Logic Targets. It is almost impossible to win your first competition. So, learning and making friends are logical goals at the beginning. Try to absorb knowledge from the surrounding pilots and aim to make your performance improve each day. Consider the local topography, previous tracklogs in the area, and any flying advice from locals. Set a realistic target and raise the target as you develop. In my case, I aimed just to fly and learn at the very first comp. After revising targets in couple of comps, my current goal is to be more consistent in every task.
Gaggles. The most unique feature in a comp is the gaggle, where many pilots cluster into one thermal and circle in very close proximity to each other. A gaggle always forms at the start of every task and splits into smaller gaggles as the task progresses. Don’t get intimidated by flying in the gaggles, you need to stay in the best lift to gain height before the start. On the other hand, be sure to follow the rules of the air, flying with consideration for yourself and others. Fly directly behind pilots at your altitude, follow at a safe distance and never fly into the centre of any established gaggles. This gaggle-flying takes time to learn, but it is worth persisting, because gaggle-flying is beneficial for finding climbs, staying in the air, and getting to the goal.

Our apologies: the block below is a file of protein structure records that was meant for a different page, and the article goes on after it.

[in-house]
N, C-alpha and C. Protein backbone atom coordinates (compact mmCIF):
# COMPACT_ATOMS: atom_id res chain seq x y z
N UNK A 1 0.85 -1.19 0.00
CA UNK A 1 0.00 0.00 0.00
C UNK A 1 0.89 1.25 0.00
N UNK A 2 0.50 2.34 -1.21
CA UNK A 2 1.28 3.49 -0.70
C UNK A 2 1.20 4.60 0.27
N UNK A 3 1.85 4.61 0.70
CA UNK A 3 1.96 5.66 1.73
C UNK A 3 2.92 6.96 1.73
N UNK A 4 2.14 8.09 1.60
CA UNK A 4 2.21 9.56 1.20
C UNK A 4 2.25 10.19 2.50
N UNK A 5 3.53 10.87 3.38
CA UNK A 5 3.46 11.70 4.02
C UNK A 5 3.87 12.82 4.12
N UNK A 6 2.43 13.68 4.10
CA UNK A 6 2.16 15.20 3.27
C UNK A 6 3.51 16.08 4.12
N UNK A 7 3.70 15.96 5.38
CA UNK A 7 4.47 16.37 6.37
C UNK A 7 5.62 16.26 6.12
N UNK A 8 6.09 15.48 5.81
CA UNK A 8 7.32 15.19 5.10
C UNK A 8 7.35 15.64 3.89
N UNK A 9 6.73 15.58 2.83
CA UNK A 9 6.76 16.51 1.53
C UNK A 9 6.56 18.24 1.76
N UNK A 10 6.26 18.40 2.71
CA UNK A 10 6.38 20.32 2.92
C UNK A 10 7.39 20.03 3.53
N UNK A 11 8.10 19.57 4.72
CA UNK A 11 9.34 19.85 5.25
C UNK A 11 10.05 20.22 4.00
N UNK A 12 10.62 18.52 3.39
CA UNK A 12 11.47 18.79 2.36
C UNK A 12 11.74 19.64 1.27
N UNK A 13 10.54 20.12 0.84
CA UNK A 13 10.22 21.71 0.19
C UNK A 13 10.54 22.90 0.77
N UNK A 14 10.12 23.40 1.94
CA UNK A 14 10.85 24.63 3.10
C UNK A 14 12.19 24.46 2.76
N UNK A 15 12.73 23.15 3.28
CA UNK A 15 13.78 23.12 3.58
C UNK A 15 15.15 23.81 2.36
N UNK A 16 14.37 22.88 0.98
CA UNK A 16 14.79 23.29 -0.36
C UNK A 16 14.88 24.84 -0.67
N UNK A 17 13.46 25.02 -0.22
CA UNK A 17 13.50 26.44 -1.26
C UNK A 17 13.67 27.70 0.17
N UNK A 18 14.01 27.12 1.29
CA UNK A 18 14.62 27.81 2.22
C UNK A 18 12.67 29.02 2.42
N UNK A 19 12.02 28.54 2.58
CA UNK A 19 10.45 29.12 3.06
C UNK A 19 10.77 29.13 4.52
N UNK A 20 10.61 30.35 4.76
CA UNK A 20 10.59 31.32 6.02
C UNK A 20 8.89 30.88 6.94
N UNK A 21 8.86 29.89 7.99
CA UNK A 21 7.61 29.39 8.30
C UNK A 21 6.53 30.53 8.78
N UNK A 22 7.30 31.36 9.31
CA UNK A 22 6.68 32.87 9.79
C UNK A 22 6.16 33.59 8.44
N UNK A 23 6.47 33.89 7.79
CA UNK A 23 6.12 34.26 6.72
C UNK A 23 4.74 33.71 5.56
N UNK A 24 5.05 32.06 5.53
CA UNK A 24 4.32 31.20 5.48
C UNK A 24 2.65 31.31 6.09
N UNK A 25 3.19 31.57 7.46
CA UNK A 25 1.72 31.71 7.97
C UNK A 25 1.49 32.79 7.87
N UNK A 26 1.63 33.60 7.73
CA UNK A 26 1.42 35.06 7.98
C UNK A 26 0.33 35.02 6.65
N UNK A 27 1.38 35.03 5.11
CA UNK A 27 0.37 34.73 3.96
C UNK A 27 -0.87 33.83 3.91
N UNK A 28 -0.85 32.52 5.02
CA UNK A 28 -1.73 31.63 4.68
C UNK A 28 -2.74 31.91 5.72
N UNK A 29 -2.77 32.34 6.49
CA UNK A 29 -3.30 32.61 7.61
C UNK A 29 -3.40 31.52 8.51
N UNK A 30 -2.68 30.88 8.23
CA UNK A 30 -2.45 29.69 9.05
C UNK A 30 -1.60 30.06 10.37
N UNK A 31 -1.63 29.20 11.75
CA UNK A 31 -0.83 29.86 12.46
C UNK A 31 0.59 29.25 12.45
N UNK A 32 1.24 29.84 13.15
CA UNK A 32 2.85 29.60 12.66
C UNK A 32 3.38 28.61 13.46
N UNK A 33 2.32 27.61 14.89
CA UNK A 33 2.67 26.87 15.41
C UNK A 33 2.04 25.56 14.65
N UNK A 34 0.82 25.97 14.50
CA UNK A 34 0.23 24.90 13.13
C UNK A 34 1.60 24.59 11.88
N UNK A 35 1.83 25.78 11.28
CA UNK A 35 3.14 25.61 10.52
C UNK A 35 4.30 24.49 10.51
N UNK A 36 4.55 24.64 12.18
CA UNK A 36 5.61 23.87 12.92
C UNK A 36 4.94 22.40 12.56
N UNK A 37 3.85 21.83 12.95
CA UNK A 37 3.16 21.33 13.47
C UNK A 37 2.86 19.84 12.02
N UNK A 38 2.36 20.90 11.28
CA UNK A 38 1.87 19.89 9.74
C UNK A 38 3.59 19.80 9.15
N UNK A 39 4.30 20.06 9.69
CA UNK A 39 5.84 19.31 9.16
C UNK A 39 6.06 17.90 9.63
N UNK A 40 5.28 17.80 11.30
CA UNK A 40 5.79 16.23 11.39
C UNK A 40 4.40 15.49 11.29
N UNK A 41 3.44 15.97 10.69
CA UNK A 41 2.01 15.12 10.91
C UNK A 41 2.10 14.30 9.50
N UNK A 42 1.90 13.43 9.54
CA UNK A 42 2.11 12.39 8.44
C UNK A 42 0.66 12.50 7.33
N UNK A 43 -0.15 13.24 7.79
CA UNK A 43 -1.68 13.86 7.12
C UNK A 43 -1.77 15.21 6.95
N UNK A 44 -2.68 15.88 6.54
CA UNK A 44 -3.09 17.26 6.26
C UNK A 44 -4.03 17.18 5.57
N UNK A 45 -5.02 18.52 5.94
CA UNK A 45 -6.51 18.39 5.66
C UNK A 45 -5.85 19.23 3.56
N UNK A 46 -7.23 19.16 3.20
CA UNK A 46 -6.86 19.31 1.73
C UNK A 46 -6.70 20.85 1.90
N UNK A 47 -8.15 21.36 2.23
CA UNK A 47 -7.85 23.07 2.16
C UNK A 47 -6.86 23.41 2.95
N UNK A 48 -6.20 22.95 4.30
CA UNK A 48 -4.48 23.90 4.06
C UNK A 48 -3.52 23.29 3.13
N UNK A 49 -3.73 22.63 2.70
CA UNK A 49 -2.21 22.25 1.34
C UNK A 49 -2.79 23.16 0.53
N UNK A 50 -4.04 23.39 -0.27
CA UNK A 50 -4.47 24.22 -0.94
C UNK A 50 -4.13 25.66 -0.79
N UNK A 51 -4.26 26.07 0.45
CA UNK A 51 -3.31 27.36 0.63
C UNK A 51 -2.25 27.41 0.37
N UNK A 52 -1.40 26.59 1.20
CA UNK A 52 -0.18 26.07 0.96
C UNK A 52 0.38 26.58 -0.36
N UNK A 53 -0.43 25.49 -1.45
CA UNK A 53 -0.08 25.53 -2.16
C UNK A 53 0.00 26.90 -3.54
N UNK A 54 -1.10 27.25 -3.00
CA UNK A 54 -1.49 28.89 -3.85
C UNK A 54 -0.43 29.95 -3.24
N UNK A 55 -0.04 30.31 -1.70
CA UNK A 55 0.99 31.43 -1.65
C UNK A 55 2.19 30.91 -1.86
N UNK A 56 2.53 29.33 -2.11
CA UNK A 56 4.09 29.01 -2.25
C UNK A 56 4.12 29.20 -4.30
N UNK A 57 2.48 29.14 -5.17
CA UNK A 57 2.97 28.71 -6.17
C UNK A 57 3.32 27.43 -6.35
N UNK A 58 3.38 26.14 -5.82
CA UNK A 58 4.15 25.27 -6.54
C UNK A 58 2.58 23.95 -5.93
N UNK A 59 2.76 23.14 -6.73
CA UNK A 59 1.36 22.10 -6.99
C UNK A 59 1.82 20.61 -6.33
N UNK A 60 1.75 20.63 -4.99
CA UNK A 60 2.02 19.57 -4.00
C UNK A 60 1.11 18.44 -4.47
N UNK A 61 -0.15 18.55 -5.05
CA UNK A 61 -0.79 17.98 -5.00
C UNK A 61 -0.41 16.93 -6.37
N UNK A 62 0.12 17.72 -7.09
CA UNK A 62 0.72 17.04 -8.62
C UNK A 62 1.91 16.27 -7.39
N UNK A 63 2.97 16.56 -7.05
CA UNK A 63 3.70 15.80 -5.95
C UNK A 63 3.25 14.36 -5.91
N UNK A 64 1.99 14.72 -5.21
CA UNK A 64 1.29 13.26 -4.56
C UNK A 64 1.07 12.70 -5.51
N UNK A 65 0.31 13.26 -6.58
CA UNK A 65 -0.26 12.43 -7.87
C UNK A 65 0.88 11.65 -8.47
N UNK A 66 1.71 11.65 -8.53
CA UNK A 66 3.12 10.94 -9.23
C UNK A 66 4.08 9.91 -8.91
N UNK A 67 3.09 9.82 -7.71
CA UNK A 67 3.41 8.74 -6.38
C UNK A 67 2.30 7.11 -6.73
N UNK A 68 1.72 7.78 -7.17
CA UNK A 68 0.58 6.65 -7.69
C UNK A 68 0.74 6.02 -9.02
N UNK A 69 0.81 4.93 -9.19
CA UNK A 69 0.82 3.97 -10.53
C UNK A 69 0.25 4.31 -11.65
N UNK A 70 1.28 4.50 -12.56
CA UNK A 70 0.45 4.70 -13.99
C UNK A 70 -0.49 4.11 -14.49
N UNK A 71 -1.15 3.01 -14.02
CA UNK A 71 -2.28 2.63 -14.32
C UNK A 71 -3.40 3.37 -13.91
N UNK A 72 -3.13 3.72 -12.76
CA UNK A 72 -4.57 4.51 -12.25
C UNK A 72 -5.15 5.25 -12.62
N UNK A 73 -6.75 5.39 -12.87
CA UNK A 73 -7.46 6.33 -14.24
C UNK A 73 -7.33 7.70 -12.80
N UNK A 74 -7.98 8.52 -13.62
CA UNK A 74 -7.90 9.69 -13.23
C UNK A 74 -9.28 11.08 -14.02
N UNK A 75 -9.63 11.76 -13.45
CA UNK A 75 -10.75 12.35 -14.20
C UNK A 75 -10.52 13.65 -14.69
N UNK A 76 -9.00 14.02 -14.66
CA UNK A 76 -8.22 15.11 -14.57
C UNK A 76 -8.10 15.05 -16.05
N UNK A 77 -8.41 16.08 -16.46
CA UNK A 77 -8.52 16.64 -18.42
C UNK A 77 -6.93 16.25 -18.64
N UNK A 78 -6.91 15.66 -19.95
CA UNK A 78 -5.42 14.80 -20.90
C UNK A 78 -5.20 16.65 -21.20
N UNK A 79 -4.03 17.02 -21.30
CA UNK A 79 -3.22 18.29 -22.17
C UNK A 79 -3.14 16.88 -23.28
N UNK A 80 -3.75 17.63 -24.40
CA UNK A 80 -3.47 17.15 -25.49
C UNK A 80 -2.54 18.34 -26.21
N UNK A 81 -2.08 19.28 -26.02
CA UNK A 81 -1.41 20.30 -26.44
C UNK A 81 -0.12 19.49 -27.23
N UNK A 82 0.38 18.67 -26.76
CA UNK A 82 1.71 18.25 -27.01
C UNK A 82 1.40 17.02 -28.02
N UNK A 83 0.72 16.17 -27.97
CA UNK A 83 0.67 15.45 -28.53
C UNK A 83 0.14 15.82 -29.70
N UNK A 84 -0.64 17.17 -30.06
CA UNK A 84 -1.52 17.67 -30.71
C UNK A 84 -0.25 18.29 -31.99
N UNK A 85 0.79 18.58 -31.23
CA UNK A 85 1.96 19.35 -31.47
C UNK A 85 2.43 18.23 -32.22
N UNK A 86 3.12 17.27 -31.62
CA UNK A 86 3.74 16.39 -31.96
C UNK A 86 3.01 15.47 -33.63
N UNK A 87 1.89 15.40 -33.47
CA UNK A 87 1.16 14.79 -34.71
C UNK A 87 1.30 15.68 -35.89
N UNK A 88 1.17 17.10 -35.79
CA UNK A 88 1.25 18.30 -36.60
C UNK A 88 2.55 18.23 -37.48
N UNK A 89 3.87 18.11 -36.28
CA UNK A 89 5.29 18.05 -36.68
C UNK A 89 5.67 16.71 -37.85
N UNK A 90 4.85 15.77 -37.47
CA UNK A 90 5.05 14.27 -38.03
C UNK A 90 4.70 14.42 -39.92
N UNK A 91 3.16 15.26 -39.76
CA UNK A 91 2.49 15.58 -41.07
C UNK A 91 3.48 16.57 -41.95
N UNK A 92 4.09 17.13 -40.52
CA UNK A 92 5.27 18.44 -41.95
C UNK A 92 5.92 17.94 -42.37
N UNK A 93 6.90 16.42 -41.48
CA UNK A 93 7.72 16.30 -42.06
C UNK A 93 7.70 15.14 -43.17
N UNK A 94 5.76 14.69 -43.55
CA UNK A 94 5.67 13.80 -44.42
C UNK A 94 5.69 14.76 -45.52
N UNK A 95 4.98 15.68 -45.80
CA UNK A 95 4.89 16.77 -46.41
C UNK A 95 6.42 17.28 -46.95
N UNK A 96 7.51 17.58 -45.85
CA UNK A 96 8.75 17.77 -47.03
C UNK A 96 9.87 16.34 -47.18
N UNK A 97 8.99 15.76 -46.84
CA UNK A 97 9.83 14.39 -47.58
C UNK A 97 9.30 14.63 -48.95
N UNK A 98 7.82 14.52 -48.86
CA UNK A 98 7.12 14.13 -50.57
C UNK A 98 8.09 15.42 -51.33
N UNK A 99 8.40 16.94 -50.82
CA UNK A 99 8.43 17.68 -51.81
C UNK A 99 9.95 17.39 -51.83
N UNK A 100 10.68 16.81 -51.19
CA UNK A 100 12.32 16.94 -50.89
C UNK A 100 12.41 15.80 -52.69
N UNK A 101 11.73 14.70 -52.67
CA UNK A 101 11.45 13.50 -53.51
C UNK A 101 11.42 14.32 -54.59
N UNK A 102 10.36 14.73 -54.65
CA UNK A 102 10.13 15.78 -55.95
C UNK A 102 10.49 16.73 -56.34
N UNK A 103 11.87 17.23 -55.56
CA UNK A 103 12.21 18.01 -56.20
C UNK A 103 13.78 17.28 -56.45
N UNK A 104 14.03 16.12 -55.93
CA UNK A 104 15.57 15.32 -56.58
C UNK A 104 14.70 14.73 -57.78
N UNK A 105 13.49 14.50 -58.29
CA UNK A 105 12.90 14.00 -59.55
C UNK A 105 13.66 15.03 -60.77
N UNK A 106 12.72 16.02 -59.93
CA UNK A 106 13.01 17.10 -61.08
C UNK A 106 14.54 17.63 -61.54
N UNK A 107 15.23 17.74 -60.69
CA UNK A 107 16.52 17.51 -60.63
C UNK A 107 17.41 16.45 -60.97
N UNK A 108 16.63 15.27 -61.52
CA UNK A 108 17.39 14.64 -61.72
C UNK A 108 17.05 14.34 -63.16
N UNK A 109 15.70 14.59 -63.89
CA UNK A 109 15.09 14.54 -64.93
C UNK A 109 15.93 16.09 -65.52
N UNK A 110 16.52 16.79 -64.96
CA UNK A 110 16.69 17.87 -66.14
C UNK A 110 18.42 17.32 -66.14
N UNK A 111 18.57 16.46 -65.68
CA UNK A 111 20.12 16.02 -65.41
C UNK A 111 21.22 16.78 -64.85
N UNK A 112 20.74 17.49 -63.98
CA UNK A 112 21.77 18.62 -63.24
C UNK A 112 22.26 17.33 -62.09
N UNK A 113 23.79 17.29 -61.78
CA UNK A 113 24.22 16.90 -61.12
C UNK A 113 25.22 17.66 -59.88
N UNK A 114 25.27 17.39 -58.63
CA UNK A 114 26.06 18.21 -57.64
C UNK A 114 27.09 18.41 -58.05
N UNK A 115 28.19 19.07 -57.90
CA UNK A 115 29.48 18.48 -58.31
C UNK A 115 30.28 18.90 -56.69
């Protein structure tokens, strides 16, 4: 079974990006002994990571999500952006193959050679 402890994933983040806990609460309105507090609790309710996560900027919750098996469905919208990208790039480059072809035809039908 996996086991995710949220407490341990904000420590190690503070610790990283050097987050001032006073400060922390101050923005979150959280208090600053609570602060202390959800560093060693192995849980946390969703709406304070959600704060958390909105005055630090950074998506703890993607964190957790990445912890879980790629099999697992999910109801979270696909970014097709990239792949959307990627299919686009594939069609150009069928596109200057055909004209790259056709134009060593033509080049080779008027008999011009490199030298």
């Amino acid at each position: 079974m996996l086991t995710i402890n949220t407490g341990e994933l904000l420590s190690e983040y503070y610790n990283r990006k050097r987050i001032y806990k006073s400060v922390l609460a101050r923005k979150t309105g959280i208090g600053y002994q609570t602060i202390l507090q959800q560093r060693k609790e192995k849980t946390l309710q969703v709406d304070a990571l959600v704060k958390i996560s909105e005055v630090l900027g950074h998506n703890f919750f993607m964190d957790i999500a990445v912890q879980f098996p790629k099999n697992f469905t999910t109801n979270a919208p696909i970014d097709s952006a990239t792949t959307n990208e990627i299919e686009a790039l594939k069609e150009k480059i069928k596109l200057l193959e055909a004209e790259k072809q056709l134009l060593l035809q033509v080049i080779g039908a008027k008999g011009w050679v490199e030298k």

Flying Mode. I put this section at the very end since it changes according to the current situation and your skill set. After some time, I learnt that there are three type of flying in the comp.
First, the XC mode: flying the Task at your own pace and using your own skills to stay in the air as far as possible. The same type of flying of what we do in the local sites, but with the addition of waypoints to follow. It’s often slow and conservative, taking every climb to the top, and drifting at best glide. This is most likely at your first comp.
Second, the Gaggle Flying mode: fly with the gaggle(s). By the time the task starts, there will be smaller gaggles consisting of pilots of usually similar level. You have the advantage of other pilots showing thermals. You will need to start applying speedbar more often to keep the pace with others in the gaggle.
Third, the Tactical mode. Try to keep pace with, and take benefit of the gaggle, but when the gaggle is ineffectively slowing down when conditions are booming, or flying too fast into weakening conditions, one could take decision to switch into the XC mode. Later on, when you encounter a gaggle that matches your pace, you can switch back into Gaggle Flying mode.
Some good reading/video materials are:
1. Information for the area and its tracklogs on XContest
2. Feeling Motivated? by Ed Ewing, Cross Country Mag ed. 151.
3. 21 Tips for Getting to Goal for new Competition Pilots by Ed Ewing
1. 50 Ways to Fly Better by Bruce Goldsmith
2. Mastering Paragliding by Kelly Farina
3. Cross Country Flying by Burkhard Martens
4. Performance Flying by Dennis Pagen
5. Secrets of Champions by Dennis Pagen
6. Competition Flying – Flybubble Blog
(currently #1 Paraglider In The Universe, according to my kids)
PS. You can find more helpful tips on Yoshi’s blog.